Could someone maybe explain this a little better? When it comes to post, light, resolution and compression are so fundamentally important. I would really like to have this knowledge to help me better understand the pipeline and get the guys in the computer cave what they need.

Finn Yarbrough
03-17-2014, 03:04 PM
CRTs (in this country, anyway) have already become a thing of the past.
If you get hold of some color-calibration charts and a test monitor that can be calibrated to rec709, you're all set for broadcast.

You might be over-thinking it a little bit.

j1clark@ucsd.edu
03-18-2014, 09:02 AM
1) A camera captures light in a linear fashion, but our eyes do not. Our eyes capture light in a logarithmic curve, effectively raising the blacks and crushing the whites. When some people talk about gamma correction, they are referring to how an image is adjusted to recreate the light in a way we perceive as correct.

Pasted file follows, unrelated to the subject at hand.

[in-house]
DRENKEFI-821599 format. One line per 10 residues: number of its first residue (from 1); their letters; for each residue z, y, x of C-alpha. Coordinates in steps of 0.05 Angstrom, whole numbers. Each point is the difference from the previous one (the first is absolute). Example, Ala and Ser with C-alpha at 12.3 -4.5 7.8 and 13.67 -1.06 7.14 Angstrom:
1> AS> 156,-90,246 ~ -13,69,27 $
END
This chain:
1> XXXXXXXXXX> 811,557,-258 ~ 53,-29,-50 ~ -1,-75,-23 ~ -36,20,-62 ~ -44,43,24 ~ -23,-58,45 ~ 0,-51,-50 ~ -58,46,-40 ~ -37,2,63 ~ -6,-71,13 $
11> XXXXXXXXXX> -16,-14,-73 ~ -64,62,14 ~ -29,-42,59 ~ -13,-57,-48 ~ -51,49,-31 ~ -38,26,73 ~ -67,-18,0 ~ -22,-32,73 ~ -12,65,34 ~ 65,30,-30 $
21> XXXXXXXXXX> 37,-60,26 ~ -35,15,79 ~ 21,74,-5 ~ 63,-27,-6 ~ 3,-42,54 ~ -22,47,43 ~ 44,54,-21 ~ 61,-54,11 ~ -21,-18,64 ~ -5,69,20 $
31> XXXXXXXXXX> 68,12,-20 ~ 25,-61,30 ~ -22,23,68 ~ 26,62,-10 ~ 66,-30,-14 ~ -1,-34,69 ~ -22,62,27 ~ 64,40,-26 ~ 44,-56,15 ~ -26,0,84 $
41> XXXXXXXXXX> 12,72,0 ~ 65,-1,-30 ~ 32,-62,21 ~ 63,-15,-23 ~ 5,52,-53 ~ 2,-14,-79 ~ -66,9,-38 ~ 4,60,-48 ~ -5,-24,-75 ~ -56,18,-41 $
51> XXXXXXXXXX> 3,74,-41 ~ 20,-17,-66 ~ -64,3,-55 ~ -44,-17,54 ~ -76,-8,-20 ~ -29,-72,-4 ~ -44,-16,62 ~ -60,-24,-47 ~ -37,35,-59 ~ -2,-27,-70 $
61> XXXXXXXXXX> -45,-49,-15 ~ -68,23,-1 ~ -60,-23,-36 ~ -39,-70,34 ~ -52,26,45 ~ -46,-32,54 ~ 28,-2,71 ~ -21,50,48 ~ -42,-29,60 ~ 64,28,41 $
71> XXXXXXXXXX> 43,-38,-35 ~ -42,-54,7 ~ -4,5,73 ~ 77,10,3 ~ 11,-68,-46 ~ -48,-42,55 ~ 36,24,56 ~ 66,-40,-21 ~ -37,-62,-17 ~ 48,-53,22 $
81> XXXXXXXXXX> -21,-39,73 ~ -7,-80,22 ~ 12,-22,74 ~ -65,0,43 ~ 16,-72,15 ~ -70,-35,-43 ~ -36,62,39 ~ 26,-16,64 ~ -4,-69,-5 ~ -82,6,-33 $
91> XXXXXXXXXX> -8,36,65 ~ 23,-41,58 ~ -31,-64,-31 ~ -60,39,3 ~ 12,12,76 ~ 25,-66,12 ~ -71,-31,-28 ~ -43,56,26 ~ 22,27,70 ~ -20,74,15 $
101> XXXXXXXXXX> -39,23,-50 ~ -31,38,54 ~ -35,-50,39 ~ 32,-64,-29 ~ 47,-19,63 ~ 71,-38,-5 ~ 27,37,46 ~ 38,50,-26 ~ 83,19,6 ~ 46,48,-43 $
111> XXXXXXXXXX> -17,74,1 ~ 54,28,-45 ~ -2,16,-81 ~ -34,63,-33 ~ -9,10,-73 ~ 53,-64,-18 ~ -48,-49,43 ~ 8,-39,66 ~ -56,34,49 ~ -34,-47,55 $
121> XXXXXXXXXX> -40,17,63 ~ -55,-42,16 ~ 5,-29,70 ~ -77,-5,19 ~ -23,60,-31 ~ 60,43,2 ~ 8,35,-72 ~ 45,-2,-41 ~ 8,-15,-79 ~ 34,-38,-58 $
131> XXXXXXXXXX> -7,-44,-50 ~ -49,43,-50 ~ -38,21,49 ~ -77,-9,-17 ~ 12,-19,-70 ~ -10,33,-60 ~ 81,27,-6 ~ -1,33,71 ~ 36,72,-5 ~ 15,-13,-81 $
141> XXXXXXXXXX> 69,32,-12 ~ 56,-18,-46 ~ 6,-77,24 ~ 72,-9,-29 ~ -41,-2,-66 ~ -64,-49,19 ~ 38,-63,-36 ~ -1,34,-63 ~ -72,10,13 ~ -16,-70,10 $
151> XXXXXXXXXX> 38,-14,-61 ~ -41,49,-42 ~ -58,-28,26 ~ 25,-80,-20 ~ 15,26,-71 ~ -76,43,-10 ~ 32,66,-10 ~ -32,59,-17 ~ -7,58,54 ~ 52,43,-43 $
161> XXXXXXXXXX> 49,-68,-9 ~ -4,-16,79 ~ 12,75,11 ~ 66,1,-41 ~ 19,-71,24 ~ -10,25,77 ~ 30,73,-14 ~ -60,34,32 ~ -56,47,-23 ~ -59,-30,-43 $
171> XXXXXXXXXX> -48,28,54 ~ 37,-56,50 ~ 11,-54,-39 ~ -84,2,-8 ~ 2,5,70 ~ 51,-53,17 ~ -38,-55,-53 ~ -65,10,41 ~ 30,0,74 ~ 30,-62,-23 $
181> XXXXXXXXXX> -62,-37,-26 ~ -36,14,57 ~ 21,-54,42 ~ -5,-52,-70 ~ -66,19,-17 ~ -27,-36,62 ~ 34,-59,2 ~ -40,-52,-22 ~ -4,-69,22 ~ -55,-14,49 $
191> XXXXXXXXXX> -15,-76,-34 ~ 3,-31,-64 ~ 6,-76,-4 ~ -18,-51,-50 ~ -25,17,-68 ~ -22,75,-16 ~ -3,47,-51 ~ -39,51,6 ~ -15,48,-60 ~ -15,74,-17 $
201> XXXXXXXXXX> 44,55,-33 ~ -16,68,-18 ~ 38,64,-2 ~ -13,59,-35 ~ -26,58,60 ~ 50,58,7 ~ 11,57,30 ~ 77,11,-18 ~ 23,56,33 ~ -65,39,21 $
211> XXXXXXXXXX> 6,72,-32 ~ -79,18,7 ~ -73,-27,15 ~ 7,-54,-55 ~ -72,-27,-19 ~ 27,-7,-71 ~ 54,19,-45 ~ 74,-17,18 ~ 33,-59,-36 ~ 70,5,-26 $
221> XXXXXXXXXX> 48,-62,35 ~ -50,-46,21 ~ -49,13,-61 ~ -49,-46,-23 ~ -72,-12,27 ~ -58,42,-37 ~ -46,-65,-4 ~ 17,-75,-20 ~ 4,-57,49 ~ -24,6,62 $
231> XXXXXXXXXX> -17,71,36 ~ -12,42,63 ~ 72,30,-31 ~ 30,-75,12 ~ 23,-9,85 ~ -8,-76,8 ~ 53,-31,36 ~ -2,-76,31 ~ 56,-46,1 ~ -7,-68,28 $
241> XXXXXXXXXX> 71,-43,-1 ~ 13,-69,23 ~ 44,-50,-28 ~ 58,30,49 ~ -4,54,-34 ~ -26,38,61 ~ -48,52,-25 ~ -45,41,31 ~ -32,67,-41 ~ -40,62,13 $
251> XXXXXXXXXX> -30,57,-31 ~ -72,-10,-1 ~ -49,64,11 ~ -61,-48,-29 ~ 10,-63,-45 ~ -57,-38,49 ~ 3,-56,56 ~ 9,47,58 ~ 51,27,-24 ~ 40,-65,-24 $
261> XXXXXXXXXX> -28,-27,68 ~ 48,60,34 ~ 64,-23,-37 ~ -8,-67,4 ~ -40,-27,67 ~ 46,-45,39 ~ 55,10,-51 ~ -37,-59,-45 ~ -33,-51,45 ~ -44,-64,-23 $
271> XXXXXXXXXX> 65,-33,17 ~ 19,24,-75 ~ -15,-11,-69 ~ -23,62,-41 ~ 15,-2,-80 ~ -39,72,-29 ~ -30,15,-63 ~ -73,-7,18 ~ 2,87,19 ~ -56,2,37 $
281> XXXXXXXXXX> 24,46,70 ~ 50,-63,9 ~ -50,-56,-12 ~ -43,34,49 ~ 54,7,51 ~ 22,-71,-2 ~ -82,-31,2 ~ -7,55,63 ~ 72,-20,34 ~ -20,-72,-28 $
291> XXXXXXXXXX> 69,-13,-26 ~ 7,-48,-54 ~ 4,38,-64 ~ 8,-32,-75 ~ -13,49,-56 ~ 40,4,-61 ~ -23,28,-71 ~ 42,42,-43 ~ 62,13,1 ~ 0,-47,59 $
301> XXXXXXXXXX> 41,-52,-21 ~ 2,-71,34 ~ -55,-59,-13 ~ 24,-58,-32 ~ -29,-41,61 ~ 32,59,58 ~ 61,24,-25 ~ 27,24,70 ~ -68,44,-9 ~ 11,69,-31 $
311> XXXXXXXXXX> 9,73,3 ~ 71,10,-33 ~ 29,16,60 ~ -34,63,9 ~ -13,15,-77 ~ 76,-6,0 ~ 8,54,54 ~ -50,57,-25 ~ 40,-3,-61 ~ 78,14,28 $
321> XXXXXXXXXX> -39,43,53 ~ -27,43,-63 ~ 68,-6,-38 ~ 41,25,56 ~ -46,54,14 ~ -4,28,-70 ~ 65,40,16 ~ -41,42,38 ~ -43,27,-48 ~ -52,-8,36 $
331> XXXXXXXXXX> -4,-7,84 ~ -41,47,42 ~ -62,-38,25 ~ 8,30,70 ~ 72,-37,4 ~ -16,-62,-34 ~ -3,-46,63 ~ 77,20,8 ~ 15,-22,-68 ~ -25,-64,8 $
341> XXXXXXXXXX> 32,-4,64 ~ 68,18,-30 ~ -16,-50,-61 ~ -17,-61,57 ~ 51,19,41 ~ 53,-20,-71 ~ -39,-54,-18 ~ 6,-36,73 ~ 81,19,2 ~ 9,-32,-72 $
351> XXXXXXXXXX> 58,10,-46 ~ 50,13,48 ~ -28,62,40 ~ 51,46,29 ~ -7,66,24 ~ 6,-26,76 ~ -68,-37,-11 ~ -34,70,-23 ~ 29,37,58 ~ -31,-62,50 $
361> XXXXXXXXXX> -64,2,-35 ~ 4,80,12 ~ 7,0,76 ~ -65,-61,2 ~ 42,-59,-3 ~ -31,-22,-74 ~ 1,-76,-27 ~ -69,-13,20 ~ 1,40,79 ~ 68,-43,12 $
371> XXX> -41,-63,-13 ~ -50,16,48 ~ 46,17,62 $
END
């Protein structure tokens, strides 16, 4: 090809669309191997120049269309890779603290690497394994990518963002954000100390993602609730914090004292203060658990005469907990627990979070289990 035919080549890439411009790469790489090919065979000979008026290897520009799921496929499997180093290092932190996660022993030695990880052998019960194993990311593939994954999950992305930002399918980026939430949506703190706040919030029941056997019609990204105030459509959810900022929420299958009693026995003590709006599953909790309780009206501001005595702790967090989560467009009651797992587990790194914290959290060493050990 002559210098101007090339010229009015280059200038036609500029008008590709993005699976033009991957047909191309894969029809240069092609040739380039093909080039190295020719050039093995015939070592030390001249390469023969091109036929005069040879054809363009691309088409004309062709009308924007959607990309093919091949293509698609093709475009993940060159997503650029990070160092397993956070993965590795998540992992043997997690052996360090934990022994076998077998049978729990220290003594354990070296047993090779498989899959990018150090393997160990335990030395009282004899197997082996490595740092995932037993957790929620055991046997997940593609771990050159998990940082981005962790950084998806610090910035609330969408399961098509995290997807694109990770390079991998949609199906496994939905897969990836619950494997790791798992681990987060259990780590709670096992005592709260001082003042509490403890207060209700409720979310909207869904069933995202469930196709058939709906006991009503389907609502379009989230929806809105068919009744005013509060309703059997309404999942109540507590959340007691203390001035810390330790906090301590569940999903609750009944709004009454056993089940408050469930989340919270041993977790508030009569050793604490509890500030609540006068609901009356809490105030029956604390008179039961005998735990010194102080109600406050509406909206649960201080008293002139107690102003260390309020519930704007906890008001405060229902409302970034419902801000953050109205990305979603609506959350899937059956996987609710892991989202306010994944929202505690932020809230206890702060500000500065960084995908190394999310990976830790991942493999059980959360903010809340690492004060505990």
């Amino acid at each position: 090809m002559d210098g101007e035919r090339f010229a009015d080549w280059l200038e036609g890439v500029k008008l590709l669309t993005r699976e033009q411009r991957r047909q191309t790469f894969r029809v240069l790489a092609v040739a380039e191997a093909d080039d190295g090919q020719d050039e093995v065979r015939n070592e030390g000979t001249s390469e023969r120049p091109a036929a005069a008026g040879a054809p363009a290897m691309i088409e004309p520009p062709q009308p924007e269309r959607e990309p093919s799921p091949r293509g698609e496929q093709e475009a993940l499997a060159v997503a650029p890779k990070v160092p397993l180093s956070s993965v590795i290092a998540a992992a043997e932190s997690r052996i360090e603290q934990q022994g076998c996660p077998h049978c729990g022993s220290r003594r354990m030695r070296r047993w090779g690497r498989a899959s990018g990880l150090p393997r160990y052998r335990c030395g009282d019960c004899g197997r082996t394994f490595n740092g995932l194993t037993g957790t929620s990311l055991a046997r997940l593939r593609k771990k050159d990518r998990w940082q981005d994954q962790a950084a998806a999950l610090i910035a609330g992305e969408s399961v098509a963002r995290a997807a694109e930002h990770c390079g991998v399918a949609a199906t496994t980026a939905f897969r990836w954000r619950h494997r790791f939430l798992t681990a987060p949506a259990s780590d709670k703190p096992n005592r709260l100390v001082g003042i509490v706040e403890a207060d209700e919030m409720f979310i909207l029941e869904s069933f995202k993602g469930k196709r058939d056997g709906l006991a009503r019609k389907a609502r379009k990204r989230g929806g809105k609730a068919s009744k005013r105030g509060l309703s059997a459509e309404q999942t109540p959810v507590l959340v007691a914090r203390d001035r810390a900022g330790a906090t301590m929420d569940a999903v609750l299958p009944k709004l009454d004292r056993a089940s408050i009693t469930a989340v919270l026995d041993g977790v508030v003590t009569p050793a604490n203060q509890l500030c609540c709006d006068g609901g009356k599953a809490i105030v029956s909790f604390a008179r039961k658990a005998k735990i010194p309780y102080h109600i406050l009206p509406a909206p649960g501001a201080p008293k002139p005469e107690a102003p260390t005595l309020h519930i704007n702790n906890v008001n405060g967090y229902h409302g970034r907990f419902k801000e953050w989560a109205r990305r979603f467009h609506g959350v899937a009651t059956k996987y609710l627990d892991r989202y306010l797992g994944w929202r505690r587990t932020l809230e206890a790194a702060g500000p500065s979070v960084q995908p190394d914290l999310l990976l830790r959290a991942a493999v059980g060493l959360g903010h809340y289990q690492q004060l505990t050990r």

2) There is a input loss from source to output in computer displays. This isn't technically correct for panel monitors, but CRTVs used to apply a gamma correction curve of 2.2 to correct the fact that a photon gun would would create an output curve of .4545 when given a linear power input.

Don't know why you would be looking at CRTs these days...

But yes the actual photo sensor used to capture the 'light' in the camera is a 'linear' device, in other words, double the light, double 'charge' in the sensor, and so on until the sensor is 'filled up'... aka saturated.

Human vision and Silver based Photographic Film had a different response, namely, as more light was on the 'film' at some point it's response to light doubling, was less than 'double'... until finally it had no further response... or in fact started having 'less response'... this is was 'solarization' was... in the olden days pointing the camera directly at the sun could yield a 'black' hole were the sun disk was... but I digress...

Some camera manufacturers compensate for the linear response of the photosensor by 'shaping' the voltage output to yield better rendition of 'high values'. Some fancy/expensive cameras allow the user to plug in arbitrary LUTs (Look Up Tables) which takes the 'linear' values of the sensor and translates them into the output values according to a curve, such as 'S-log', or the like.